Mind The Gap: Mapping Life Expectancy By Subway Stop

Environmental factors are so important to your health, that living just one stop away on the train can mean years difference in how long you’ll live, as these sobering maps show.

It’s no secret that city dwellers sometimes play a guessing game to break up an otherwise boring commute: If you guess that Nice Loafers will exit near the nice waterfront condos, he might live up to the stereotype, or surprise you and get off in a low-rent neighborhood. Meanwhile, Chest Tattoo with a Harmonica could live near the artist squats, or pop off for an $11 wheatgrass smoothie in the heart of the city’s fashion district. But unlike shoes or tattoos, the subway stop itself is a powerful and accurate indicator about populations of people, and the awful, underlying issue is that there’s actually little guesswork in it.


Public health researchers have been mapping severe life expectancy disparities across cities for years, but nowhere is that more apparent than on a map of the subway. Upon the second meeting of its Commission to Build a Healthier America, the Robert Wood Johnson Foundation released maps of health disparities across metro maps of Washington, D.C., New Orleans, Minneapolis, Kansas City, and the San Joaquin Valley in early July. In some places, like New Orleans, a difference of just a mile could mean a difference of 20 years off an expected lifespan.

“The maps are meant to show that this is a pervasive problem,” says director of the Virginia Commonwealth University Center on Society and Health, Steve Woolf, whose research has produced a number of similar maps independently. “You can do this in any American city–and many cities have done this and found the same pattern.”

The pattern mimics much of the disparities we see across social and economic inequalities–in areas with less access to educational resources, or decreased availability of safe areas to play or work out, lifespans tend to be shorter. Poverty, the proximity of highways and air filled with diesel fumes, and food deserts are also linked to poor health. Woolf points out that the maps are meant to demonstrate that environmental factors can have a bigger impact on our health outcomes than what happens inside a doctor’s office.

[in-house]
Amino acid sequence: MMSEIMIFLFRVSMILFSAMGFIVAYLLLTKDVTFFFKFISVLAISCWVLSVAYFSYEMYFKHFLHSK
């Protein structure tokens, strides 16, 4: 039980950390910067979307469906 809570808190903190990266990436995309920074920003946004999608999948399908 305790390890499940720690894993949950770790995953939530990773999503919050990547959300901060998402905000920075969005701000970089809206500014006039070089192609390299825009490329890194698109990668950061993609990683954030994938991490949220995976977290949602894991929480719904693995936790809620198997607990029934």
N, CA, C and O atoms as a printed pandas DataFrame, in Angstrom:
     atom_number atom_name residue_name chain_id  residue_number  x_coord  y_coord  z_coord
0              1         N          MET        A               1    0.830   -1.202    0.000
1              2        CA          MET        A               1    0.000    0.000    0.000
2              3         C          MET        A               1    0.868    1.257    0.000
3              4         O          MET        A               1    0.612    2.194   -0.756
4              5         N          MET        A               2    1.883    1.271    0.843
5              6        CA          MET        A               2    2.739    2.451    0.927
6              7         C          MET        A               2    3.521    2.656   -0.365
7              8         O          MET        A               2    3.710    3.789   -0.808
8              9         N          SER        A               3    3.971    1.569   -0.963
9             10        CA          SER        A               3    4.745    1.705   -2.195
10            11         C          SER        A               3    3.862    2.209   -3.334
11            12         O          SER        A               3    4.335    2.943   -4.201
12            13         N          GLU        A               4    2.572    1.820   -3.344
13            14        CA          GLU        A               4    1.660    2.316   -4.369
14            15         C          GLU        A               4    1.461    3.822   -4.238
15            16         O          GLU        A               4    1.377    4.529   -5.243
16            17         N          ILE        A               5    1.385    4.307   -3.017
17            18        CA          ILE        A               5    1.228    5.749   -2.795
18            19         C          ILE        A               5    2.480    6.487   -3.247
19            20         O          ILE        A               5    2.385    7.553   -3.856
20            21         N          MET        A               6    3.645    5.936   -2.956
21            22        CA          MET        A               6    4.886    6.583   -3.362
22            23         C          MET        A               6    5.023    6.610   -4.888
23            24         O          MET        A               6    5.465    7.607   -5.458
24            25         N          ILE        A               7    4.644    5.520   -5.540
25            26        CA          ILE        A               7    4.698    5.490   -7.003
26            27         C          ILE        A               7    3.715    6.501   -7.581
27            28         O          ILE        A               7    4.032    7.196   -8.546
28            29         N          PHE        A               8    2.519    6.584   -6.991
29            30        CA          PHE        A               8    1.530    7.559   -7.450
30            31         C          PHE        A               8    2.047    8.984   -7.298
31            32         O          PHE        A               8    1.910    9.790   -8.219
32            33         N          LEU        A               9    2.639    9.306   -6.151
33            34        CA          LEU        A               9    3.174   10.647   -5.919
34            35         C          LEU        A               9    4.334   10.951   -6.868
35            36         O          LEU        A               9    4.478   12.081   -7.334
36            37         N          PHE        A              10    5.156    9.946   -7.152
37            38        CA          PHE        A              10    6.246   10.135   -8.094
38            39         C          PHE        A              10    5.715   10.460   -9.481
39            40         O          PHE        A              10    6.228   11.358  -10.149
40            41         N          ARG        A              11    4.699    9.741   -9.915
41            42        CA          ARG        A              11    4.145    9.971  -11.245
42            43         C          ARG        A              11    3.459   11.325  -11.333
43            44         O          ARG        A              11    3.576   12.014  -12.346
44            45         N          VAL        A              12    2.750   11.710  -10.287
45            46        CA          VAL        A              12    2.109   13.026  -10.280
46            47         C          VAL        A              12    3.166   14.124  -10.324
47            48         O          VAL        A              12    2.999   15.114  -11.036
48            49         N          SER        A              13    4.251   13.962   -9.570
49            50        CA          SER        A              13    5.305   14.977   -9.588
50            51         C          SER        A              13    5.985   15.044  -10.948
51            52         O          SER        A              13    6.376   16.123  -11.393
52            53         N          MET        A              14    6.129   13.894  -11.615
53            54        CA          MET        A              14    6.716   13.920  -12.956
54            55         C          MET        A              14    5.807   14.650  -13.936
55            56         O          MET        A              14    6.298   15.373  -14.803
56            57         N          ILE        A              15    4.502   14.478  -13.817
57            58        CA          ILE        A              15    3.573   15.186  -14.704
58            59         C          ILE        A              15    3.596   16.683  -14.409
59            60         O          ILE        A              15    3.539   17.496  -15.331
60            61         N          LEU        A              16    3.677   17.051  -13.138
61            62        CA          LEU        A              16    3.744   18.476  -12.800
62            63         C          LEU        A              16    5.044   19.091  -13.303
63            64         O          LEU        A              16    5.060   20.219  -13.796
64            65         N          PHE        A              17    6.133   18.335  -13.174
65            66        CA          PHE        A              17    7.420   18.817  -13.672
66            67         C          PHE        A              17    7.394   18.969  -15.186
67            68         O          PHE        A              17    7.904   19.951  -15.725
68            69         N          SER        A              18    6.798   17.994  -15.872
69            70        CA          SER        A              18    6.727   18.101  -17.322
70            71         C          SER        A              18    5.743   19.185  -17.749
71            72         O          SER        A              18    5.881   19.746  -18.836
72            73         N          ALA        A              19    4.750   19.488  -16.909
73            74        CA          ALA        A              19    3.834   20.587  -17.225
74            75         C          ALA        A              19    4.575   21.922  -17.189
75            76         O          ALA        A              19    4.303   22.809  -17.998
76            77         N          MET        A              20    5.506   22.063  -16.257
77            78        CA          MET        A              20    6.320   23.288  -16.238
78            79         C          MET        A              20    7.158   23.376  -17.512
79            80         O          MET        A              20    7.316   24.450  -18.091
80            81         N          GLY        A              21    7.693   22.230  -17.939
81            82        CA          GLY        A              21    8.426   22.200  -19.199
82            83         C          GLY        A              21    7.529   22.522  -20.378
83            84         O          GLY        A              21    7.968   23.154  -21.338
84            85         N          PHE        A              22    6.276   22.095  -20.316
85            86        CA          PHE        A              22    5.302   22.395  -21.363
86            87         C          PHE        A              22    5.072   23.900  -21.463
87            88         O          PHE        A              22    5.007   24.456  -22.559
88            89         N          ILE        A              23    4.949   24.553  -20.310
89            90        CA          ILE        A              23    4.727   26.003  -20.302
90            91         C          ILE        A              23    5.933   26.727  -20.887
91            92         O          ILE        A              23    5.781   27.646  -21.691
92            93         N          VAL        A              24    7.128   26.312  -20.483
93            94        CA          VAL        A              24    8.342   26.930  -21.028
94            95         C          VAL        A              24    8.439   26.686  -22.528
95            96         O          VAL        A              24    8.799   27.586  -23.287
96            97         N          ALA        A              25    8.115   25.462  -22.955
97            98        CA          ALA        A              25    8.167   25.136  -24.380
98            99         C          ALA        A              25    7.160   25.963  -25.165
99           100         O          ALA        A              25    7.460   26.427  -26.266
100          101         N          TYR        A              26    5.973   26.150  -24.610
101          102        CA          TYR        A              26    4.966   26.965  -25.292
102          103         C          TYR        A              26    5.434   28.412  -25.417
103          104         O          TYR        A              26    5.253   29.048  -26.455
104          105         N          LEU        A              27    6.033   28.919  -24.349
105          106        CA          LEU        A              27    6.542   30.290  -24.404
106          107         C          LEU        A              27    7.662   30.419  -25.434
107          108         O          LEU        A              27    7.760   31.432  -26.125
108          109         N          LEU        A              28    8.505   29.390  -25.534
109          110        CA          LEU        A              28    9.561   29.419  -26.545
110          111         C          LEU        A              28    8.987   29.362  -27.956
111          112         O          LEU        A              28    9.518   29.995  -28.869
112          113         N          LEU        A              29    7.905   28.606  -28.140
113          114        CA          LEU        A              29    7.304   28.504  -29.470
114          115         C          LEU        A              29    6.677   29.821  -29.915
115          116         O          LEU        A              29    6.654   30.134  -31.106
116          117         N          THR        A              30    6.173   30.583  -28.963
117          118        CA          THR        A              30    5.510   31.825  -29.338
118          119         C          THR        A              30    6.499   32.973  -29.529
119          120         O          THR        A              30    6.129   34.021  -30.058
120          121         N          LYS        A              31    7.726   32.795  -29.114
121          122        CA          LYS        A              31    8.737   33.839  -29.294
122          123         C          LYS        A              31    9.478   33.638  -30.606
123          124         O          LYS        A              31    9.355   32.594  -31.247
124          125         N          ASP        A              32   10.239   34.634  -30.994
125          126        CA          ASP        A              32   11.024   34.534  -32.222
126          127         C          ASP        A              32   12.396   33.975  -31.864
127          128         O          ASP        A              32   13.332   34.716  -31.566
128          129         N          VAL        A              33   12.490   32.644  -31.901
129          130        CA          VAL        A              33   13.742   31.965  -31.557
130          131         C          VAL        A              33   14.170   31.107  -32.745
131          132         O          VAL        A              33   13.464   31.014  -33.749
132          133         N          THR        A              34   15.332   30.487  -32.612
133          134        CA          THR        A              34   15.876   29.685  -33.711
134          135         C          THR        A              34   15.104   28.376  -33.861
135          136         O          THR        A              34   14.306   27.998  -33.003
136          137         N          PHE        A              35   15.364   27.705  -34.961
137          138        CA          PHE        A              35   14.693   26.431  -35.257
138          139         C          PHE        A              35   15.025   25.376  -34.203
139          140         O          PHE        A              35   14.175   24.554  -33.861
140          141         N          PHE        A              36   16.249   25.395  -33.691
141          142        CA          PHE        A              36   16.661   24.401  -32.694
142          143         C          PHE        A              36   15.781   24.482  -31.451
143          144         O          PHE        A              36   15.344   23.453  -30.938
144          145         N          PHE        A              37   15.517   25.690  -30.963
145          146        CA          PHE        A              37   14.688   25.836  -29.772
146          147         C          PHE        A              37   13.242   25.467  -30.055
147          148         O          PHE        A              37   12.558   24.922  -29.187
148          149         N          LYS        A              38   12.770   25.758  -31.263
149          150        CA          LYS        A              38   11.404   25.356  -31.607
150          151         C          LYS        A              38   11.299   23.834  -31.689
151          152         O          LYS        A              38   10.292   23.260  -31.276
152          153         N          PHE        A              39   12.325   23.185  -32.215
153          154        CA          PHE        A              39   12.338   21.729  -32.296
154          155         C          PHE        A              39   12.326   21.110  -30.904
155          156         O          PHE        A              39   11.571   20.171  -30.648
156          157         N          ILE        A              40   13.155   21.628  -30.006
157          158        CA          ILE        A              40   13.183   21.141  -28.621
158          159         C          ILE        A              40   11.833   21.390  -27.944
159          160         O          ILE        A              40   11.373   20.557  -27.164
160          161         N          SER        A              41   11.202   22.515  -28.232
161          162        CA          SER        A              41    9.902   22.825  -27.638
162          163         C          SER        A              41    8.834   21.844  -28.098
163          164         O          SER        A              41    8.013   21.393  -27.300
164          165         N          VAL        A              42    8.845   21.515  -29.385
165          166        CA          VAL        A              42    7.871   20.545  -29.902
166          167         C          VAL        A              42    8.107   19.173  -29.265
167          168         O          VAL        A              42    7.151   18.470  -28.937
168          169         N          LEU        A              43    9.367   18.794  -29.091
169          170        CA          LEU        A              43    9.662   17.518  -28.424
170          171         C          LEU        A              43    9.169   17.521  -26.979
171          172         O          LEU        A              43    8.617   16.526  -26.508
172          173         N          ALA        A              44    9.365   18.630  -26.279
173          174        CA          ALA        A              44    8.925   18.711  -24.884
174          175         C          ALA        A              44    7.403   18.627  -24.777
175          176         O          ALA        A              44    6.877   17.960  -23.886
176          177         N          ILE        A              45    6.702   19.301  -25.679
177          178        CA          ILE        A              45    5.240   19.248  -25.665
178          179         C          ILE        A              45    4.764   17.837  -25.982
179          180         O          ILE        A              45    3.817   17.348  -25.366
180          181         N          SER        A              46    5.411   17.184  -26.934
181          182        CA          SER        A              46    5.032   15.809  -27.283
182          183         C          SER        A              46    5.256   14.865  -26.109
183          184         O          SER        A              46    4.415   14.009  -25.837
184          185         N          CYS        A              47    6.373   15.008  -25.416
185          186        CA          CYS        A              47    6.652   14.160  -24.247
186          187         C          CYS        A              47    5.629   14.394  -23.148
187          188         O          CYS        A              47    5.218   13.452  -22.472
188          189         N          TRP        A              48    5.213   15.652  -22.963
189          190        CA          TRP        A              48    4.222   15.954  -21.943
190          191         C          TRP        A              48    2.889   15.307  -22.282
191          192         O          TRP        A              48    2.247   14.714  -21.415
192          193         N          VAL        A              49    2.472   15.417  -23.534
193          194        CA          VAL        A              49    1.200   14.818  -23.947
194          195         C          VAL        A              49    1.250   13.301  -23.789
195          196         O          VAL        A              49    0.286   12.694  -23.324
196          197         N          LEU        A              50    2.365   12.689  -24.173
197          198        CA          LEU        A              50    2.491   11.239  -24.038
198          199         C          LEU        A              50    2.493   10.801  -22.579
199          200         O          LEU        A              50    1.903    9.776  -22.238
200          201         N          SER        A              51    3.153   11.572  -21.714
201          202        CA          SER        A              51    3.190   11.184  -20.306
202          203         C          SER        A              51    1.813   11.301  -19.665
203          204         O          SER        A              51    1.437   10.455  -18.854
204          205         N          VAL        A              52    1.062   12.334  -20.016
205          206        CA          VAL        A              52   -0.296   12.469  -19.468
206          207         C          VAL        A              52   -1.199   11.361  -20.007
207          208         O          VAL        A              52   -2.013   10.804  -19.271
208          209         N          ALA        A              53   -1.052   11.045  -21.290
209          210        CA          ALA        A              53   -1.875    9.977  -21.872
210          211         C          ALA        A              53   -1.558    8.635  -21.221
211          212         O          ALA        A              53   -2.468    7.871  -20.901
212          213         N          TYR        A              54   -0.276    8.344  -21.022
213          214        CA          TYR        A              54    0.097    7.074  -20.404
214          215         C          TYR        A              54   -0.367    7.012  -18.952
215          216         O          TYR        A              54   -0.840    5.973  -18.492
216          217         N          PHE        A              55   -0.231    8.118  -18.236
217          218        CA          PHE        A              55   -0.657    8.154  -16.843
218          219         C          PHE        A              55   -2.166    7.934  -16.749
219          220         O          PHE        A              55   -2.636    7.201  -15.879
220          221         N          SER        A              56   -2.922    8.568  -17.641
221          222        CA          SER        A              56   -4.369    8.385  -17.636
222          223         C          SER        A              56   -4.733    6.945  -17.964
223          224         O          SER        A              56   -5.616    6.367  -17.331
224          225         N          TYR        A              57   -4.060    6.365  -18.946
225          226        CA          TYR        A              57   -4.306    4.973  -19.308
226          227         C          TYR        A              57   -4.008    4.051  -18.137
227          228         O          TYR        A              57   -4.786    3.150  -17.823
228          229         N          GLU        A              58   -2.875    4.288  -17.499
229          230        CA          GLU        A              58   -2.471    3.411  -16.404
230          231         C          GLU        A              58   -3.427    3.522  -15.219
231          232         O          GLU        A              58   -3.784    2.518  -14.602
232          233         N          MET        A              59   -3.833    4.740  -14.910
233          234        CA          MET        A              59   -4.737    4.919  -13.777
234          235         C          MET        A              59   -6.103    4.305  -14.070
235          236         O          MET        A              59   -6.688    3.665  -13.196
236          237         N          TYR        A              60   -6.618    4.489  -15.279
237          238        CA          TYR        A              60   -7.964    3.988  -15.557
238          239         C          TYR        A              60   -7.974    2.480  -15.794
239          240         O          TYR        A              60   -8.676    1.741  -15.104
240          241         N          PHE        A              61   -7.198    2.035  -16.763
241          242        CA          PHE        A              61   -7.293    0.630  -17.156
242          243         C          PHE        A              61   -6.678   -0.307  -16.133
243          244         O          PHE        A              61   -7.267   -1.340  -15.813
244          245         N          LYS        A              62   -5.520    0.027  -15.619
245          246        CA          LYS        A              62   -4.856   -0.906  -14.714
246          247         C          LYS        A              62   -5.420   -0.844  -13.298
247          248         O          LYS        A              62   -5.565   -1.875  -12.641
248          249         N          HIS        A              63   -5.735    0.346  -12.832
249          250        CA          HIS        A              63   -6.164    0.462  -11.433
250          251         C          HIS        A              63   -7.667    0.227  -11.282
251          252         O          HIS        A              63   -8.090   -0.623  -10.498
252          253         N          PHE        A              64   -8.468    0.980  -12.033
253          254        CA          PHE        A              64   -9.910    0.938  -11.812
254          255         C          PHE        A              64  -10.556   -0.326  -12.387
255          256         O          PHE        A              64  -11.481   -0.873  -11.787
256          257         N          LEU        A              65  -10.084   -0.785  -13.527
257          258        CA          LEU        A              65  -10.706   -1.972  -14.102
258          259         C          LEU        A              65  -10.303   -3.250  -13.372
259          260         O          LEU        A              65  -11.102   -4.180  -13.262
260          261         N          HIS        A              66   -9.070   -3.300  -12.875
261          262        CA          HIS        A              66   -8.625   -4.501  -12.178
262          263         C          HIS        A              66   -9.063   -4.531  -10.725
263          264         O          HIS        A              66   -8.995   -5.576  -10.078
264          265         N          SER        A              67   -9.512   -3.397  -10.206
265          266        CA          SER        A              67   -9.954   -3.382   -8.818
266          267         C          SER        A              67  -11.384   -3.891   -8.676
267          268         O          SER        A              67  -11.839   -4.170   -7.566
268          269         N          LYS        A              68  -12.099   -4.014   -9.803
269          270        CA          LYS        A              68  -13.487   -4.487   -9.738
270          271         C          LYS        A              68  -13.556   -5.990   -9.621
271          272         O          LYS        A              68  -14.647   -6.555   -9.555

“The point here is that these big differences in life expectancy aren’t going to be made up by adding a new wing to a hospital,” Woolf says. “The solution involves jobs, education, strengthening our neighborhoods, community development. These aren’t issues we normally think of as close to medicine, but they’re probably more important than what we as doctors could do.”

One of the factors the commission has chosen to focus on in 2013 is early childhood development. “Early brain development has really evolved, the impact of stress on health,” says Robert Wood Johnson senior program officer Abbey Cofsky. As a result, the commission, which will be publishing its second list of recommendations this fall, has engaged federal reserve banks in tailoring their community development strategies to help neighborhoods with the number of child care centers, for example, along with clinics, charter schools, and grocery stores.

About the author

Sydney Brownstone is a Seattle-based former staff writer at Co.Exist. She lives in a Brooklyn apartment with windows that don’t quite open, and covers environment, health, and data.